For almost as long as the proslavery party in Kansas and Missouri had known of Lawrence, they complained about the Free State Hotel. The accursed Emigrant Aid Company, that gaggle of fanatical Yankees, owned the building and had made it into a fortress. Samuel Lecompte’s grand jury had recommended its reduction and now that the proslavery mob had come to Lawrence unopposed, they intended to get the job done. They would waste the trip if they went home with only two printing presses destroyed and a few books stolen.
Once again, William Phillips sets the scene:
The enemy planted their artillery in front of the hotel, one hundred and fifty feet distant from it, across Massachusetts-street. The hotel was a very large building, three full stories high besides the basement; it seemed almost impossible that they could miss it.
At this point, the mob hit a snag. I.B. Donaldson, Wilson Shannon, and their own captains had made assurances that the Eldridges, who had furnished the hotel out of their own pocket, would have their belongings protected. Samuel Jones, riding high, made an effort to keep those promises. According to the memorial Lawrence wrote to Franklin Pierce the next day, the sheriff told the Eldridges at quarter after three that they could have until five. The Eldridges protested that they could not remove all their furniture in so short a time. Some of Jones’ men agreed to go help with the moving, but according to Phillips they soon diverted themselves to more urgent matters:
They discovered the wins and liquors, a good stock of which was on hand, and, helping themselves freely to these and to eatables and cigars, the heroes of this gallant campaign were soon in an interesting condition.
The Eldridges got out what the memorial tactfully calls their “most necessary effects” whilst the artillery crews made their final preparations. The mob set them in carriages and escorted them away. Outside the hotel their other possessions remained in the sights of David Rice Atchison, literally. Phillips has him personally aiming the first gun to fire, or rather playing the part of drunken backseat artillerist. Under the ex-Senator’s helpful direction, the crew “let her rip!”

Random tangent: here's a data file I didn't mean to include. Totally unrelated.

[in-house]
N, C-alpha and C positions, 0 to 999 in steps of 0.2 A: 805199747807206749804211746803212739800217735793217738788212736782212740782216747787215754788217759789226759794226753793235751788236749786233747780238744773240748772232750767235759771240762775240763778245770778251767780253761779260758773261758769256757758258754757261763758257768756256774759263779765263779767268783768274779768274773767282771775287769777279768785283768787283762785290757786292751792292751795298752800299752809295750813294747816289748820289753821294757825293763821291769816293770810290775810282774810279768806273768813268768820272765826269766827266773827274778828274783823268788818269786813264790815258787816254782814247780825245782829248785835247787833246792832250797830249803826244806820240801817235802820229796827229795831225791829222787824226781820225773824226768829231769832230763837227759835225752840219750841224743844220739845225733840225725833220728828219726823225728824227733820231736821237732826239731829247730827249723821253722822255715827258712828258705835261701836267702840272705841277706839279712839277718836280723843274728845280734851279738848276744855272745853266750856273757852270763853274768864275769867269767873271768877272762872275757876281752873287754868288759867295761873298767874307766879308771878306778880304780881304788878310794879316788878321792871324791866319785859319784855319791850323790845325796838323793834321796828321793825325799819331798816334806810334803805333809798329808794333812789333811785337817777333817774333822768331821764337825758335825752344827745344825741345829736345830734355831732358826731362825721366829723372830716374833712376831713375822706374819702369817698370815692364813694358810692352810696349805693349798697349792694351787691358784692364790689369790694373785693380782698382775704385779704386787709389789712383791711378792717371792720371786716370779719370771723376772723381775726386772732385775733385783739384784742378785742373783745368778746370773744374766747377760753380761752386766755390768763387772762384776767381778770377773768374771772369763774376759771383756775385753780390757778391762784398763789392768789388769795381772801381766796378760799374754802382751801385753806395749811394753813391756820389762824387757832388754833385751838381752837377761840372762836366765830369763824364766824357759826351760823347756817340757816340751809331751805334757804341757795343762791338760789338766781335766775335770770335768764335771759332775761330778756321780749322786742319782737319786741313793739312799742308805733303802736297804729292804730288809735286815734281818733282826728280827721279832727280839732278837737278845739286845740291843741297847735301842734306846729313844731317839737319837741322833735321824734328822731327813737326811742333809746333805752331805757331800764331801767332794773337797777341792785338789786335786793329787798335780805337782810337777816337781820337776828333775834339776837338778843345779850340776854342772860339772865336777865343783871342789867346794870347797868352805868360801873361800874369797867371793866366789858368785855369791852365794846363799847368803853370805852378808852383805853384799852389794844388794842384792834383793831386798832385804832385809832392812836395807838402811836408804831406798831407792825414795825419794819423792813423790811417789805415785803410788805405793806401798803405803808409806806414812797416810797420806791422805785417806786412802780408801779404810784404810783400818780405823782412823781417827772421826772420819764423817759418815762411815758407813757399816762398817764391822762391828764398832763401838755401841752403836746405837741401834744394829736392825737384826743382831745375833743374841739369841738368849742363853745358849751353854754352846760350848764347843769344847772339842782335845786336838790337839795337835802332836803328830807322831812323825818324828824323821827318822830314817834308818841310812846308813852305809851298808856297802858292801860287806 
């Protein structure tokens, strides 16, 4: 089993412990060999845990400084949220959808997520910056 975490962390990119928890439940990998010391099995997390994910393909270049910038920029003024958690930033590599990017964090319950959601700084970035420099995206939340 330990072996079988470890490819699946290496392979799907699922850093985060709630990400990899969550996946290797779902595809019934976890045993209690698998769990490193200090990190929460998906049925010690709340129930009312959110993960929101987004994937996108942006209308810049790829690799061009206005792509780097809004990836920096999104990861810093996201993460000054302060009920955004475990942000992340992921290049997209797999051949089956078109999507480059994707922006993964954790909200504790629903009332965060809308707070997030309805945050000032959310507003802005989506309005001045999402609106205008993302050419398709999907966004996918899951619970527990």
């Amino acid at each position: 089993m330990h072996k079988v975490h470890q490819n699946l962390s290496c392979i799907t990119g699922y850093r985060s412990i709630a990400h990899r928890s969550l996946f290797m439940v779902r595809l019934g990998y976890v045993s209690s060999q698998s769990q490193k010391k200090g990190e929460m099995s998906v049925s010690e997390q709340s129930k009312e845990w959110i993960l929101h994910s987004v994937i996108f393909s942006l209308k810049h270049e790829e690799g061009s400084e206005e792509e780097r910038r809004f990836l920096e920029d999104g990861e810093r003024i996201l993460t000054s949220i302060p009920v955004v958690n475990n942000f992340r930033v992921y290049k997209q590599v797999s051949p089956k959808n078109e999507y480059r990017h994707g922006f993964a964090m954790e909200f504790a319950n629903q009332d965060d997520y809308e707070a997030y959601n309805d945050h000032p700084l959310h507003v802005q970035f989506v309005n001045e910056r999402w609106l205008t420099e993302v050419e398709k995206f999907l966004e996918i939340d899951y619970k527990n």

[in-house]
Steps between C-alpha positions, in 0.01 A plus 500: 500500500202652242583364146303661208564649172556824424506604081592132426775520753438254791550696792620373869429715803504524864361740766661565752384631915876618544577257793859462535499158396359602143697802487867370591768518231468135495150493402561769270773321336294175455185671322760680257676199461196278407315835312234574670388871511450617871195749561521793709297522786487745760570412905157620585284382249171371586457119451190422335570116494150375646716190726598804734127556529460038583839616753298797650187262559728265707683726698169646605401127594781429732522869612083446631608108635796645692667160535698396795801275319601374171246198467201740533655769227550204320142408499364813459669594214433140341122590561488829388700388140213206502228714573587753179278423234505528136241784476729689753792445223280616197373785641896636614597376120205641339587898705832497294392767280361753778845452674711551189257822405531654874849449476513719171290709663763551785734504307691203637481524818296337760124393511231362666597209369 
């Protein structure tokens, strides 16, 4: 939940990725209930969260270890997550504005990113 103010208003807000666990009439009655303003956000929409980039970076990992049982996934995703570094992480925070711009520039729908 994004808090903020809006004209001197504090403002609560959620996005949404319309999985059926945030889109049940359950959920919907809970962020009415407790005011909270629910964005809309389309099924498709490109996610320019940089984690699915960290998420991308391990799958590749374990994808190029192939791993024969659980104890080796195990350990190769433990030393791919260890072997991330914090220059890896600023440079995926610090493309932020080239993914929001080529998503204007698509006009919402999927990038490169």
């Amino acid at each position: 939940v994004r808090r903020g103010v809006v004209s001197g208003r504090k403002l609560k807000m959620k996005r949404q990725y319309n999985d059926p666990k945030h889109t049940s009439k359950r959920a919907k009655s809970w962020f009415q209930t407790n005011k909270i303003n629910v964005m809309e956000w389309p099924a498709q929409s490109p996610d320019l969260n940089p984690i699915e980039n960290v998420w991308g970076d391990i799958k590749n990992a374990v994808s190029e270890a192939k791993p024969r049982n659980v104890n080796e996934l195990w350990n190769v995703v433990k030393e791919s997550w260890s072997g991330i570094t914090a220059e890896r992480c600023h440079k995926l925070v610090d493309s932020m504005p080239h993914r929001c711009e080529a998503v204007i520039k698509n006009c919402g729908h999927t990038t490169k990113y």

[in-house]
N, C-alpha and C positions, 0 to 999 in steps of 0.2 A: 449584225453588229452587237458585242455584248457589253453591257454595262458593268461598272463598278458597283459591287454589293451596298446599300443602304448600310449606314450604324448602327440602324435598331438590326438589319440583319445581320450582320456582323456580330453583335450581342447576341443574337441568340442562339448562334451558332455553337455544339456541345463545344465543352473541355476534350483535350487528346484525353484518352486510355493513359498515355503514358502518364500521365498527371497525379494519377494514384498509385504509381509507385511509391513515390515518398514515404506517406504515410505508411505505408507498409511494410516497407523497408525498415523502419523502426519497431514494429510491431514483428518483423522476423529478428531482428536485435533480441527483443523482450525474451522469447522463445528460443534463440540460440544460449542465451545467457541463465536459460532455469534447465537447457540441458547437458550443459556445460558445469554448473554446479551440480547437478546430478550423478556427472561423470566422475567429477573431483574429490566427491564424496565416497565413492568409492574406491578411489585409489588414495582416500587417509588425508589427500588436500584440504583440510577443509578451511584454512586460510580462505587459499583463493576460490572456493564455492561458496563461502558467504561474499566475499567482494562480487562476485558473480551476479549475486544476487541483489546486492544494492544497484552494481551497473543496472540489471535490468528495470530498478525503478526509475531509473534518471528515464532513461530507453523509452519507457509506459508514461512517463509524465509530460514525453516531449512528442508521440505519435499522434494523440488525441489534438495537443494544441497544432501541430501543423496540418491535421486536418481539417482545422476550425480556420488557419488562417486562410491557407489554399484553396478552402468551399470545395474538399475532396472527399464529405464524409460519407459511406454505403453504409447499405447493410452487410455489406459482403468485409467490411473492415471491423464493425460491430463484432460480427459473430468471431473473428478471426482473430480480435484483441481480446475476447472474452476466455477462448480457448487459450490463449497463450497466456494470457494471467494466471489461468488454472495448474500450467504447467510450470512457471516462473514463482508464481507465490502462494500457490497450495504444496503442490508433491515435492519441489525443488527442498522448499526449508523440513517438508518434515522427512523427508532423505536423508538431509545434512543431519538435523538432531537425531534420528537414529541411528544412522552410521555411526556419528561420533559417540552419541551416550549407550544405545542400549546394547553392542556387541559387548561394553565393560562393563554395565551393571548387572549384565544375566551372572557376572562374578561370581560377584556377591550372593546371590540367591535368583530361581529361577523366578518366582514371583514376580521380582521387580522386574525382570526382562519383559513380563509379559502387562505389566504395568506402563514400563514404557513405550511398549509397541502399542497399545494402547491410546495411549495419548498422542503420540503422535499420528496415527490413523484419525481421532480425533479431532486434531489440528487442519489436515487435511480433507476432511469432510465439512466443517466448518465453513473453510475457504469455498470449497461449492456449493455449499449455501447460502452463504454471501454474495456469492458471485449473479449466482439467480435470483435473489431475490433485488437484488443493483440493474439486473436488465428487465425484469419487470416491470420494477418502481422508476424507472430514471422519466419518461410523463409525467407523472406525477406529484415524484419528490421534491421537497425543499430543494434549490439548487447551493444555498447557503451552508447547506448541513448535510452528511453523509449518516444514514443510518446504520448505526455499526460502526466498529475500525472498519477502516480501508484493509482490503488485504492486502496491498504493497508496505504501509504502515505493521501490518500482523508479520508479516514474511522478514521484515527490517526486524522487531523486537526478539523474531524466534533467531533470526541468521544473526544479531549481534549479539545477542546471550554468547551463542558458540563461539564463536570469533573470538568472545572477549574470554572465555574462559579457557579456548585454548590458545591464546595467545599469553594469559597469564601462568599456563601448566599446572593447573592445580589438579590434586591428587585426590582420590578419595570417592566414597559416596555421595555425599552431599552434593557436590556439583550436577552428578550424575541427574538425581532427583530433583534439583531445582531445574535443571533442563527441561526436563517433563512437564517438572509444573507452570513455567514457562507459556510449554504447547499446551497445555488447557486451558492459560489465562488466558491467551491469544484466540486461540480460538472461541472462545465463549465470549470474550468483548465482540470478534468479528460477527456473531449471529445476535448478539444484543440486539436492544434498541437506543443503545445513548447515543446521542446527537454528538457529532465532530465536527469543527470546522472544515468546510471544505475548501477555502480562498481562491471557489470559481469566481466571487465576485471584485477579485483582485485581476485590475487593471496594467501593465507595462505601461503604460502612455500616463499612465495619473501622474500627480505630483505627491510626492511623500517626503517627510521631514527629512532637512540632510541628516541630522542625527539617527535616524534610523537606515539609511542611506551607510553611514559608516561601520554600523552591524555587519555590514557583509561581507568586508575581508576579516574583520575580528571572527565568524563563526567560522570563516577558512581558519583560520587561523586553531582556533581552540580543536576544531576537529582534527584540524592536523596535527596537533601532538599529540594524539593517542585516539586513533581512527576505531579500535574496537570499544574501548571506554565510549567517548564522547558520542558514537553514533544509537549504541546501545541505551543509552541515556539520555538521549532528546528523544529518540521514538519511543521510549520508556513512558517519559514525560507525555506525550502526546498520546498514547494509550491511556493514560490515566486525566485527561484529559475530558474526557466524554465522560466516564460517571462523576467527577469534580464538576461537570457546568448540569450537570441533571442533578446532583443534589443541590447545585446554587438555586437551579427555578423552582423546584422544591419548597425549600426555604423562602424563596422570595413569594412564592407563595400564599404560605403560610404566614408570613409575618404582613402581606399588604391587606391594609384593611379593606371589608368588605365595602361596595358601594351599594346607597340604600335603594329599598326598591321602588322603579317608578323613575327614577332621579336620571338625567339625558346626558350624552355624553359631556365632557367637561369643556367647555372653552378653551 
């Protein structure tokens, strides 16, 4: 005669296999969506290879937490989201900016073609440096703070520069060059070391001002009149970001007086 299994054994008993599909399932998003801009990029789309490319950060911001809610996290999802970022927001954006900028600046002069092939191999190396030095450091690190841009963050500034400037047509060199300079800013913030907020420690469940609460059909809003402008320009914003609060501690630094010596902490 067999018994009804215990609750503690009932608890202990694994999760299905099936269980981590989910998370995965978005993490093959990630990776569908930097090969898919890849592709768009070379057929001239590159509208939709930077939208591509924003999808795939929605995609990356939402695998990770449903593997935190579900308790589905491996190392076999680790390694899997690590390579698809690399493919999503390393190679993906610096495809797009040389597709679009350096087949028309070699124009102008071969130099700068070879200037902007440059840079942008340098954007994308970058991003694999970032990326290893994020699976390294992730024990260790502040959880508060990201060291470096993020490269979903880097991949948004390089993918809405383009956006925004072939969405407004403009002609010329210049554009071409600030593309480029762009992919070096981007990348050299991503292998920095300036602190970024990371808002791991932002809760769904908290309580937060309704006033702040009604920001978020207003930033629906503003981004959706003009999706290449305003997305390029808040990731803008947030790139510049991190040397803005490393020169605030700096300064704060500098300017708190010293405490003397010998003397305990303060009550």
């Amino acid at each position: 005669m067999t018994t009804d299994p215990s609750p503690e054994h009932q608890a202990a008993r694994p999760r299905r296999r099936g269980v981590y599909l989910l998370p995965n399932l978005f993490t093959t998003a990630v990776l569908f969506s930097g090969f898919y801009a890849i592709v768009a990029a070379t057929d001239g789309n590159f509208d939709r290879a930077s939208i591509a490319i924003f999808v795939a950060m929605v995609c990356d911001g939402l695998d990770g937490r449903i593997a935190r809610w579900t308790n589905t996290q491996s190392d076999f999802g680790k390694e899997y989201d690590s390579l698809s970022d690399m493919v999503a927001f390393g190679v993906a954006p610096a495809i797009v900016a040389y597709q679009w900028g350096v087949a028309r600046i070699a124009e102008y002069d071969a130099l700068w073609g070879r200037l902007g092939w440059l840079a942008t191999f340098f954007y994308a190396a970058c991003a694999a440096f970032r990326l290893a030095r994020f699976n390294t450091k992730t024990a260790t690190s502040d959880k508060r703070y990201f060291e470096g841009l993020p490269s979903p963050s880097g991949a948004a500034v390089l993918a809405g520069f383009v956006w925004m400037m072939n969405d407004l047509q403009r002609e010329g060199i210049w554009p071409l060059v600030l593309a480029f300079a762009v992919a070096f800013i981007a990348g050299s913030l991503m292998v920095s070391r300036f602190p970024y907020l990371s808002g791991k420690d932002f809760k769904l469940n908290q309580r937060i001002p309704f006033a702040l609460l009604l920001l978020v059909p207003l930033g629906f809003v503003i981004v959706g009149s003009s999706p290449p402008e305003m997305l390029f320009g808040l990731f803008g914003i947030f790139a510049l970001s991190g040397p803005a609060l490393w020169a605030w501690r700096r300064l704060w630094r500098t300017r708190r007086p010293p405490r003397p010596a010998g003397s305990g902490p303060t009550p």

the ball missing the hotel altogether, going clear over it.
Phillips probably embroidered that moment, but an inexperienced gunner at a distance of more than a hundred feet probably could miss a three story building even without the aid of alcohol. The second shot found the building, albeit on a corner.
Some fifty rounds were fired, when, finding it slow business, the hotel looking, externally, little the worse for it, they undertook to blow it up. Four kegs of gunpowder were placed in it, but only two of them exploded, and they made little report, and still less impression on the walls; but fire was communicated to the building in several places, and it was soon magnificent a sea of flame.
In other words, the proslavery men tried to blow the hotel away. Failing at that, they opted to blow it up. Failing once more, some brave, frustrated souls torched it. One imagines they spared some thoughts for those two unexploded kegs of gunpowder when they went up with their burning brands.
As the flames hissed and crackled, Jones leaned upon his horse and contemplated the spectacle. His eyes glistened with a wild delight, and he said, “This is the happiest moment of my life.”
That day, all Samuel Jones’ dreams had come true.